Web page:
Monday, January 29, 2007

shin and sin

Well, we're almost done with the alphabet. Today we'll deal with the second-to-last of the 22 letters of the Hebrew alphabet - shin / sin. The name of the letter derives from the early shape - that of a tooth or teeth, as in the Hebrew word for tooth - shen שן (Steinberg adds that the sound is also made by using the teeth). According to Klein, the word shen derives from the root שנן - "to sharpen".

As you can see from the title of this post, this letter is more complicated than others. Sin or shin? Klein writes:

The letter ש marks two different sounds: sin and shin. Hebrew sin corresponds to Aramaic shin and samech, Syrian samech, Ugaritic sh, Arabic sh. ... compare Hebrew נשא, Biblical Aramaic נשא, Aramaic נסא ( = he lifted, took, carried), Ugar. nsh (to lift), Arabic nasha'a (= he rose, was high, grew up)...

There are exceptions to the rule according to which Arabic sh corresponds to Hebrew sin and vice versa. These exceptions are due mainly to assimilation, partly also to the circumstance that Hebrew sin sometimes stands for original samech (see שכך, שבר, שתם). In earlier Aramaic, and Biblical Aramaic sin is generally preserved, but many words that have sin in Biblical Hebrew are regularly spelled with samech in Medieval Hebrew.

Hebrew shin corresponds to Aramaic-Syrian shin, Ugaritic sh, Arab s ... compare Hebrew שלום, Aramaic-Syrian שלם, Ugaritic shlm, Arabic salam...

In many cases Hebrew shin corresponds to Aramaic-Syrian tav, Arabic th ... compare Hebrew שלוש, Aramaic-Syrian תלת, Arabic thalath...

So we see that there are two letters - sin and shin. Horowitz goes further, and divides shin into two different letters:

Two different sounds are represented by the Hebrew letter shin. One is originally and really shin; the other is a "th" sound that coalesced into shin in Hebrew. Scholars write this second sound ת.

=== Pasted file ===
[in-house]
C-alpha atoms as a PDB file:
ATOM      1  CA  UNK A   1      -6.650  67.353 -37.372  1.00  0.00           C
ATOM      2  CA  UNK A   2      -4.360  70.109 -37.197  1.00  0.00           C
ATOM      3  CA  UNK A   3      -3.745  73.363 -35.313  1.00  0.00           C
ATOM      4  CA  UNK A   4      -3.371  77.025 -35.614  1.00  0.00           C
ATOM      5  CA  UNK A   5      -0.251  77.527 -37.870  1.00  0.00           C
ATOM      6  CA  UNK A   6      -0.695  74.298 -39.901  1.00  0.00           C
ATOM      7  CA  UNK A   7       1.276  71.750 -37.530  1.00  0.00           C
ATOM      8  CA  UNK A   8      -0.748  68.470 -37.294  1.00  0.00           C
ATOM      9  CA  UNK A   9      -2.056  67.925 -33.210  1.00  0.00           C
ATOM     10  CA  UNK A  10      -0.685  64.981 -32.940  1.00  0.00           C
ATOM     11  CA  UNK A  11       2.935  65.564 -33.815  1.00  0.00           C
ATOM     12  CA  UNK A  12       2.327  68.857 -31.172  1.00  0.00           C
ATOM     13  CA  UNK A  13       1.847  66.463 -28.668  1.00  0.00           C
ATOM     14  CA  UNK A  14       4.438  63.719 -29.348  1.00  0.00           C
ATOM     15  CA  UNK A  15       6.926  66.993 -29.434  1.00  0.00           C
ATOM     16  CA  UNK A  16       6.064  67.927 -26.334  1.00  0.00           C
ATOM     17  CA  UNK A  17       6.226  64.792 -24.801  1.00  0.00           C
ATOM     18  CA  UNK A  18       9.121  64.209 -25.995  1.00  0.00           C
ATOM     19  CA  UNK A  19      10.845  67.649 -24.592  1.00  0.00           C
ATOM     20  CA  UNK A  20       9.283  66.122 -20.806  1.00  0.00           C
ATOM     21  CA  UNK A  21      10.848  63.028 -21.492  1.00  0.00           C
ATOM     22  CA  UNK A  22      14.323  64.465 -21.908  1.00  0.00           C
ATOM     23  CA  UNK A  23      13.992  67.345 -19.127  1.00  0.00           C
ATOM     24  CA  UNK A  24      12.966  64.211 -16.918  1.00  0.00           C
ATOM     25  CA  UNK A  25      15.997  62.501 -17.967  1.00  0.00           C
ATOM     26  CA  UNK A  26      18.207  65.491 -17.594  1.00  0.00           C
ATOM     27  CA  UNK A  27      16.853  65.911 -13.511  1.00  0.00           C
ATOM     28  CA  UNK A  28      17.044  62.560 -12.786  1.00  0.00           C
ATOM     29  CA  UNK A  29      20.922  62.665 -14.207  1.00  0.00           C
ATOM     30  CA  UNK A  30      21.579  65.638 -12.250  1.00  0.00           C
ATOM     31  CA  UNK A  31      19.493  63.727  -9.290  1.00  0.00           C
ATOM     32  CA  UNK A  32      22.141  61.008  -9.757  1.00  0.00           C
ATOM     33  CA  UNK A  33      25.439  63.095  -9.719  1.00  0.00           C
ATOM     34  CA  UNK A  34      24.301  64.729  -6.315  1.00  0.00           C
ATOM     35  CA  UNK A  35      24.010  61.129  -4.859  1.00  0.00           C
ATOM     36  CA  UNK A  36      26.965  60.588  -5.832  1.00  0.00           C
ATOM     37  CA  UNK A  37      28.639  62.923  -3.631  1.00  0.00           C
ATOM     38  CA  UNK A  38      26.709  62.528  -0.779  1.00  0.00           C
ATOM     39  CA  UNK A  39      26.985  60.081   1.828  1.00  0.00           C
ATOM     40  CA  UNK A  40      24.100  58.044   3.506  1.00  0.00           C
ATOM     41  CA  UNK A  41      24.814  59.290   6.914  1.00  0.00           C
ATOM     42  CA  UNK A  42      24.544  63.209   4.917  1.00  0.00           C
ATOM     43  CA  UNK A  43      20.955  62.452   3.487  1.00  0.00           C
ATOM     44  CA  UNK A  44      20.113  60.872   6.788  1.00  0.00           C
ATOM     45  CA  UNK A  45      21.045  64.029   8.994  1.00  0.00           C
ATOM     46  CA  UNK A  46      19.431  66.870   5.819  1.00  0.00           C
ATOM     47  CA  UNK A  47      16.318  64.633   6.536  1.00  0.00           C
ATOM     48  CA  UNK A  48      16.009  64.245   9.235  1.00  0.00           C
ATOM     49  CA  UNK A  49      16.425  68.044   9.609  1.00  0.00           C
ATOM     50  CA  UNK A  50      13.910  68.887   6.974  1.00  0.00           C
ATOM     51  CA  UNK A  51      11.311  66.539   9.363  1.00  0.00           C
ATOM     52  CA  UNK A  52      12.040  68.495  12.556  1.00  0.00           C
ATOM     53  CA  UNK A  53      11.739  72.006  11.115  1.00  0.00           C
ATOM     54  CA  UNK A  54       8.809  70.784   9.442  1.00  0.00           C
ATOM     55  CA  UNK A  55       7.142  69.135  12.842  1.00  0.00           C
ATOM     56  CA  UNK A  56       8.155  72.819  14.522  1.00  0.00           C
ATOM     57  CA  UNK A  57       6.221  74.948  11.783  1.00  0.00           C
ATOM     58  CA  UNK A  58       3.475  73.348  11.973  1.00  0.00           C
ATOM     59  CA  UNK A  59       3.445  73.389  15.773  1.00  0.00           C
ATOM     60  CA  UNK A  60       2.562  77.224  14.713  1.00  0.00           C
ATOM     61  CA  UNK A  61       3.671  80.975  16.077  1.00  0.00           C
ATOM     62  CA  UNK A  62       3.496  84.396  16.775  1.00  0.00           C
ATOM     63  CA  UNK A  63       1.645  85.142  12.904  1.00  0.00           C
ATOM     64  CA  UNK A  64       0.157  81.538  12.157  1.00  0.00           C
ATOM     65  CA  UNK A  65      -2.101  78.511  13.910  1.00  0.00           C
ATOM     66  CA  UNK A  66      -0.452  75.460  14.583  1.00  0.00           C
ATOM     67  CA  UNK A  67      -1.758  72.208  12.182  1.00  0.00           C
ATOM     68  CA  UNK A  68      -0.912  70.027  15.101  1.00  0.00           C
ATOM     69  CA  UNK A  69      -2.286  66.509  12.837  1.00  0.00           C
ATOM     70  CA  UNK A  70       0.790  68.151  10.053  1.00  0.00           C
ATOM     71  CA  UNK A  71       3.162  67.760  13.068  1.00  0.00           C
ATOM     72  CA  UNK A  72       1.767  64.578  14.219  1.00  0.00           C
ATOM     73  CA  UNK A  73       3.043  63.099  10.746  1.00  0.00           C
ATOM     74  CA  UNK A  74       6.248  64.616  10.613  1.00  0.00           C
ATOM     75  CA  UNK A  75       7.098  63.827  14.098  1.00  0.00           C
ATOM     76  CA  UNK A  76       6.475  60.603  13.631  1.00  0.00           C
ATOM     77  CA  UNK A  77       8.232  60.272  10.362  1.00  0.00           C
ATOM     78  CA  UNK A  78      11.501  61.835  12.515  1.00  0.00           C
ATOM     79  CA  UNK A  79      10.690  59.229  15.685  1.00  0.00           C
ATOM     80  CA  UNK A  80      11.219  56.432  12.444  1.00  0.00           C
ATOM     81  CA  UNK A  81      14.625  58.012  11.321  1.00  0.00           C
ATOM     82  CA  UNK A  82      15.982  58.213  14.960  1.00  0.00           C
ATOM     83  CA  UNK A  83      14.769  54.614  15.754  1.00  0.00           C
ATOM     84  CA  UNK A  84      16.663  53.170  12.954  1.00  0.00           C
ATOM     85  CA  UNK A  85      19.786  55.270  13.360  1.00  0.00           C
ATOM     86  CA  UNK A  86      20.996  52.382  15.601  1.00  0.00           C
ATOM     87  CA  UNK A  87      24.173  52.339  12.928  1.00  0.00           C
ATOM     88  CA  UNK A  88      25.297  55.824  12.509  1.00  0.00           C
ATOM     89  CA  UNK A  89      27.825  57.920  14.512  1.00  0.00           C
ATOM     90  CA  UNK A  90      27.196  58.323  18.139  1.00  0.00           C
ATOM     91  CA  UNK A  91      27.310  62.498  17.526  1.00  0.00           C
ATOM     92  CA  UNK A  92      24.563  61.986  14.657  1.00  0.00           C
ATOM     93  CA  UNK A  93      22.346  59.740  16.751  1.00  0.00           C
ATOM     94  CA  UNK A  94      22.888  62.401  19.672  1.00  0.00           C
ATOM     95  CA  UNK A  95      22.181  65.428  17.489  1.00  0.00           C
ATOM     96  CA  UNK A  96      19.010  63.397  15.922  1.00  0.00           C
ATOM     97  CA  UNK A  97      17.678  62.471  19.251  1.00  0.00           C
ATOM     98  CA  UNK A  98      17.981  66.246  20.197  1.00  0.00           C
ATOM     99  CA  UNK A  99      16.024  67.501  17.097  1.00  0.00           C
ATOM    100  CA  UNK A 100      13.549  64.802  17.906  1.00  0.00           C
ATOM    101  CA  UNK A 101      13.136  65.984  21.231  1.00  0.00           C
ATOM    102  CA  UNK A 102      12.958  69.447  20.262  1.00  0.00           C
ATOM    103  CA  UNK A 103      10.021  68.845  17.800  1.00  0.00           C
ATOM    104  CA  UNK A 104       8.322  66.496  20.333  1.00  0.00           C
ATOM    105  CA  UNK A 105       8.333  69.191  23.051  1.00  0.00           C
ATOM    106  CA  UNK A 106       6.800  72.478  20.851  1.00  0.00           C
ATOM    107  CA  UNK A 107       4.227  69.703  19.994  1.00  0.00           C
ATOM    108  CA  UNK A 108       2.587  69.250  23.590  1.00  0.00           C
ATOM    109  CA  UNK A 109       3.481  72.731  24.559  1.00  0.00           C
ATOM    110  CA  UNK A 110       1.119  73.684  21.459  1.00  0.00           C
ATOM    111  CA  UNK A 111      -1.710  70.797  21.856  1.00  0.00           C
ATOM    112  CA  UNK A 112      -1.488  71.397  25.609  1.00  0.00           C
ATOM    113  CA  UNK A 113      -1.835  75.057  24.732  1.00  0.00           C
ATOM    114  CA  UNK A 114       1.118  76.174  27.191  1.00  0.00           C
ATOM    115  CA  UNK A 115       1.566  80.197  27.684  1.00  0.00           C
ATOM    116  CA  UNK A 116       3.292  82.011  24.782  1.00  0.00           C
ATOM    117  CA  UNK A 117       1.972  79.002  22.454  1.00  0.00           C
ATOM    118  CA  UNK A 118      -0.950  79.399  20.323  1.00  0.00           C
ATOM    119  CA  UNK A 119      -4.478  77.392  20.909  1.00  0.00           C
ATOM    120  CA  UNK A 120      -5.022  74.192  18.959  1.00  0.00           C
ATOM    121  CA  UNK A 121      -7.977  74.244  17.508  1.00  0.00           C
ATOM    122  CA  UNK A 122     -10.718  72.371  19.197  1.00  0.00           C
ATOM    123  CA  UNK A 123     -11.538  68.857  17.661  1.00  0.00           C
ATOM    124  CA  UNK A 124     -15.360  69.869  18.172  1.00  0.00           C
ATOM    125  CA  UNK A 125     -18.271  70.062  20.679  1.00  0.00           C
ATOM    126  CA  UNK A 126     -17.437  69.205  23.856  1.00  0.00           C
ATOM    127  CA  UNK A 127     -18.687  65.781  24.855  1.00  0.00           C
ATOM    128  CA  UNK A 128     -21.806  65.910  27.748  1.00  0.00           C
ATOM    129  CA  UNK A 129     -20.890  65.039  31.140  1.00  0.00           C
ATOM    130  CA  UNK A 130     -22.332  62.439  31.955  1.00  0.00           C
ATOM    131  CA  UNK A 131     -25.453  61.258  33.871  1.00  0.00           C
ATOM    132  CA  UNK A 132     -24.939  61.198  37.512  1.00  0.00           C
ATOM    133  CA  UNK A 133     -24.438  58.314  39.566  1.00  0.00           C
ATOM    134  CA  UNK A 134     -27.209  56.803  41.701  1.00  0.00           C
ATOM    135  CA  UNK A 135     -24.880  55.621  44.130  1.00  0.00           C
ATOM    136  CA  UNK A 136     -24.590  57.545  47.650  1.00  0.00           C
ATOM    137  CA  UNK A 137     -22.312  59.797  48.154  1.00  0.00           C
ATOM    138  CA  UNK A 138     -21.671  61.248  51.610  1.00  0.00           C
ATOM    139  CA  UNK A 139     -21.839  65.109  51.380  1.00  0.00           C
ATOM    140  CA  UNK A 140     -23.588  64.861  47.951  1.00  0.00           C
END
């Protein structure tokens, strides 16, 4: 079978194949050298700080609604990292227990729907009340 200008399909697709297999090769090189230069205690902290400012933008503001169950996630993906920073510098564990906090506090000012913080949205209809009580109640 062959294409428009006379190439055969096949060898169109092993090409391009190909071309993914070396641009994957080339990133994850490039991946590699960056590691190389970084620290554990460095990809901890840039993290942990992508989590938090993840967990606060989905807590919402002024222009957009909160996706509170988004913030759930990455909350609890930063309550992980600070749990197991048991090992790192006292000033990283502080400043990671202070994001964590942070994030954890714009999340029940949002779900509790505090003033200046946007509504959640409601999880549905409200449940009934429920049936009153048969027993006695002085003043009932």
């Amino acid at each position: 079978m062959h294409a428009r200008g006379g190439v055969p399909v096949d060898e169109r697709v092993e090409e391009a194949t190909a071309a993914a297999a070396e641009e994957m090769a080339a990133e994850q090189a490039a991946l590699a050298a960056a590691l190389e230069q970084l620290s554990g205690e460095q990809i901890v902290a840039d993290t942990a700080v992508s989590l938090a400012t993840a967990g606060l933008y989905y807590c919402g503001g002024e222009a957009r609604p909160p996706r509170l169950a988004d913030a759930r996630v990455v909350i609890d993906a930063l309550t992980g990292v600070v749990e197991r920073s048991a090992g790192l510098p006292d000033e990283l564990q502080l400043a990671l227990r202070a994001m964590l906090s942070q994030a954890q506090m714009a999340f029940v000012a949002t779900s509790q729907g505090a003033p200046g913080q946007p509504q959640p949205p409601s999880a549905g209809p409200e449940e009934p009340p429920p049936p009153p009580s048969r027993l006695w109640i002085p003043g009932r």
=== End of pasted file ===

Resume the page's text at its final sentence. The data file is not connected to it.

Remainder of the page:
He then gives a number of examples where shin becomes tav in Aramaic: שור / תור , פשר / פתר, שנים / תנים.

He then continues by saying (as we have seen with ayin and tzade) that because of the dual nature of shin, you cannot connect certain words even though they seem to have the same root:

  • שמן (fat) and שמונה (eight)
  • שער (reckon) and שער (gate)
  • נשר (eagle) and נשר (drop or fall off)
  • שאר (remainder) and שאר (kin)
  • חרש (plow) and חרש (be silent)
  • ישן (sleep) and ישן (old)
  • שלח (send) and שולחן (table)
All of these, according to Horowitz, can be proved by examples where only one of the pair gets a tav in Aramaic (or Ugaritic).

Steinberg writes that there are some Hebrew words that have shin added as a suffix instead of tav:

  • חרמש - from חרם
  • חלמיש - from חלם
  • עכביש - from עכב

In Greek there was no "sh" sound, so many proper names were translated with "s": Moshe / Moses, Shlomo / Solomon, Shmuel / Samuel.

The letter shin as a prefix (she-) means "that". The full word for "that" is asher אשר. Eliyahu Netanel here discusses which came first - she- or asher? He believes that she- came first, with an alef and resh added on later.

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